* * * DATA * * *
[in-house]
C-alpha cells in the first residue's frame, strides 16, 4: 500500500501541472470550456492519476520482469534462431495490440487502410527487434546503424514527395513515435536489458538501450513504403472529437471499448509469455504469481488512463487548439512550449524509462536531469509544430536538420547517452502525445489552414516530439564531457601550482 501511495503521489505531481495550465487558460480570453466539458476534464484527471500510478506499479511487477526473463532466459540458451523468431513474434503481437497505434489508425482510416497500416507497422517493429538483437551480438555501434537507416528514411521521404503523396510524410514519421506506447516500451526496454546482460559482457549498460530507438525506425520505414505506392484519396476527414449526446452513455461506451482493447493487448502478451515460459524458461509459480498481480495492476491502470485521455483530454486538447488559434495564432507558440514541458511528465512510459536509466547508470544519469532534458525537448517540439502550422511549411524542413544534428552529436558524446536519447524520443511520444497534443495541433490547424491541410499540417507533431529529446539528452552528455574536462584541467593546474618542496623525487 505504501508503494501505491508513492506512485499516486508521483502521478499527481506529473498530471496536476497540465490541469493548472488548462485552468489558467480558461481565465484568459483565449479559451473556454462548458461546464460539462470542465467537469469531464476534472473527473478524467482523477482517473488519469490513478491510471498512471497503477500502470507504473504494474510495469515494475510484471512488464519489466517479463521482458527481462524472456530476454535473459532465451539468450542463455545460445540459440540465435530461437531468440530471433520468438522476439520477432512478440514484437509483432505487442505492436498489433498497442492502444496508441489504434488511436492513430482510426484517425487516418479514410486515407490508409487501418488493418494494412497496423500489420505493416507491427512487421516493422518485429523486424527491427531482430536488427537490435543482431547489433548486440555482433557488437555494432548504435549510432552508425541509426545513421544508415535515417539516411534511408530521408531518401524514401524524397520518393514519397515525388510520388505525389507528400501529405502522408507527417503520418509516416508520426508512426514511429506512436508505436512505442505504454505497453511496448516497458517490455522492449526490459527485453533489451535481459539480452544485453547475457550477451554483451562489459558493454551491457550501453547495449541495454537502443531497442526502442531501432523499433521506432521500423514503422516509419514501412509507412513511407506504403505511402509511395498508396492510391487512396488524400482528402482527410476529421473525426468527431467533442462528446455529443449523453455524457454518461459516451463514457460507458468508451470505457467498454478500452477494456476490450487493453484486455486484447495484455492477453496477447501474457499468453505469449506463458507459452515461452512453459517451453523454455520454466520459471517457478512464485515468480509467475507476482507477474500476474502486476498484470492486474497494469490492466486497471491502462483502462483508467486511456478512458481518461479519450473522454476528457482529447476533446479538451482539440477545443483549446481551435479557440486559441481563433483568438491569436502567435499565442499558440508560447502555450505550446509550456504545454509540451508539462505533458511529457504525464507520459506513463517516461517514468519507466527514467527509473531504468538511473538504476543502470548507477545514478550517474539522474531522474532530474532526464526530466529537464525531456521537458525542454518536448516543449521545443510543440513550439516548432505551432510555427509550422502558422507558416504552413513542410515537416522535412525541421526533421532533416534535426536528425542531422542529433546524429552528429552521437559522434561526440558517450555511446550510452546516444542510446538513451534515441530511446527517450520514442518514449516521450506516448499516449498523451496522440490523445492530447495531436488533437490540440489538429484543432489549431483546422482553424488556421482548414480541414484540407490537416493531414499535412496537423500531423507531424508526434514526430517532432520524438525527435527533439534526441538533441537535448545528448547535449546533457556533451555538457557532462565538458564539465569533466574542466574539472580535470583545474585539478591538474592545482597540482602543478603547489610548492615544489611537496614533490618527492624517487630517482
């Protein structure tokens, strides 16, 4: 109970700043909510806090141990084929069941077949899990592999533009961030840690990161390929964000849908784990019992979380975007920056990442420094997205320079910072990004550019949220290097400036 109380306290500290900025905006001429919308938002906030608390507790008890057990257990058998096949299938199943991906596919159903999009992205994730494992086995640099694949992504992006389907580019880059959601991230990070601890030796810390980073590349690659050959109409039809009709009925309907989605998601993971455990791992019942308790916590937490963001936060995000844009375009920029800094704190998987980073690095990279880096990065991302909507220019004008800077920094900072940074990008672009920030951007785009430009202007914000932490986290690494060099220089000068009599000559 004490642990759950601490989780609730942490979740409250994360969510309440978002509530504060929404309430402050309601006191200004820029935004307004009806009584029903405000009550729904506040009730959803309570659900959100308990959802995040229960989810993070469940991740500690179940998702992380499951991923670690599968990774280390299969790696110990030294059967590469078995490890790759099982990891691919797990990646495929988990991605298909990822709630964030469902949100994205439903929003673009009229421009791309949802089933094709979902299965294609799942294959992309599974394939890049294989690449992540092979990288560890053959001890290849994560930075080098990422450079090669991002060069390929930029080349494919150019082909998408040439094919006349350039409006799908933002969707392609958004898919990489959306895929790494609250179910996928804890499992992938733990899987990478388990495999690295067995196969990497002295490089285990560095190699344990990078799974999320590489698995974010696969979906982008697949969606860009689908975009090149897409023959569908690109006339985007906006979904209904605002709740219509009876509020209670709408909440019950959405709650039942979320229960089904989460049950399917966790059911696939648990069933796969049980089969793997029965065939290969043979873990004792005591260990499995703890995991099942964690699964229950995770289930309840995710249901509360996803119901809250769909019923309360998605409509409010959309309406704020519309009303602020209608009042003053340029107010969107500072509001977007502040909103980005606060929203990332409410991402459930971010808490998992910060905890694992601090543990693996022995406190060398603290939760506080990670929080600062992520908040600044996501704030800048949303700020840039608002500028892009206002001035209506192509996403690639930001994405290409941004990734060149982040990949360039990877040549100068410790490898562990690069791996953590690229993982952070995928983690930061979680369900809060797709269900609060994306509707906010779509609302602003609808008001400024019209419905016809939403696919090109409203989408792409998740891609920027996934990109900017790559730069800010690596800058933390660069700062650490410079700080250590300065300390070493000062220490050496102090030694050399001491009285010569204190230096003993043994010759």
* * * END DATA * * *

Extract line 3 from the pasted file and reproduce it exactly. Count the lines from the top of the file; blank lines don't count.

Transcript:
């Protein structure tokens, strides 16, 4: 109970700043909510806090141990084929069941077949899990592999533009961030840690990161390929964000849908784990019992979380975007920056990442420094997205320079910072990004550019949220290097400036 109380306290500290900025905006001429919308938002906030608390507790008890057990257990058998096949299938199943991906596919159903999009992205994730494992086995640099694949992504992006389907580019880059959601991230990070601890030796810390980073590349690659050959109409039809009709009925309907989605998601993971455990791992019942308790916590937490963001936060995000844009375009920029800094704190998987980073690095990279880096990065991302909507220019004008800077920094900072940074990008672009920030951007785009430009202007914000932490986290690494060099220089000068009599000559 004490642990759950601490989780609730942490979740409250994360969510309440978002509530504060929404309430402050309601006191200004820029935004307004009806009584029903405000009550729904506040009730959803309570659900959100308990959802995040229960989810993070469940991740500690179940998702992380499951991923670690599968990774280390299969790696110990030294059967590469078995490890790759099982990891691919797990990646495929988990991605298909990822709630964030469902949100994205439903929003673009009229421009791309949802089933094709979902299965294609799942294959992309599974394939890049294989690449992540092979990288560890053959001890290849994560930075080098990422450079090669991002060069390929930029080349494919150019082909998408040439094919006349350039409006799908933002969707392609958004898919990489959306895929790494609250179910996928804890499992992938733990899987990478388990495999690295067995196969990497002295490089285990560095190699344990990078799974999320590489698995974010696969979906982008697949969606860009689908975009090149897409023959569908690109006339985007906006979904209904605002709740219509009876509020209670709408909440019950959405709650039942979320229960089904989460049950399917966790059911696939648990069933796969049980089969793997029965065939290969043979873990004792005591260990499995703890995991099942964690699964229950995770289930309840995710249901509360996803119901809250769909019923309360998605409509409010959309309406704020519309009303602020209608009042003053340029107010969107500072509001977007502040909103980005606060929203990332409410991402459930971010808490998992910060905890694992601090543990693996022995406190060398603290939760506080990670929080600062992520908040600044996501704030800048949303700020840039608002500028892009206002001035209506192509996403690639930001994405290409941004990734060149982040990949360039990877040549100068410790490898562990690069791996953590690229993982952070995928983690930061979680369900809060797709269900609060994306509707906010779509609302602003609808008001400024019209419905016809939403696919090109409203989408792409998740891609920027996934990109900017790559730069800010690596800058933390660069700062650490410079700080250590300065300390070493000062220490050496102090030694050399001491009285010569204190230096003993043994010759």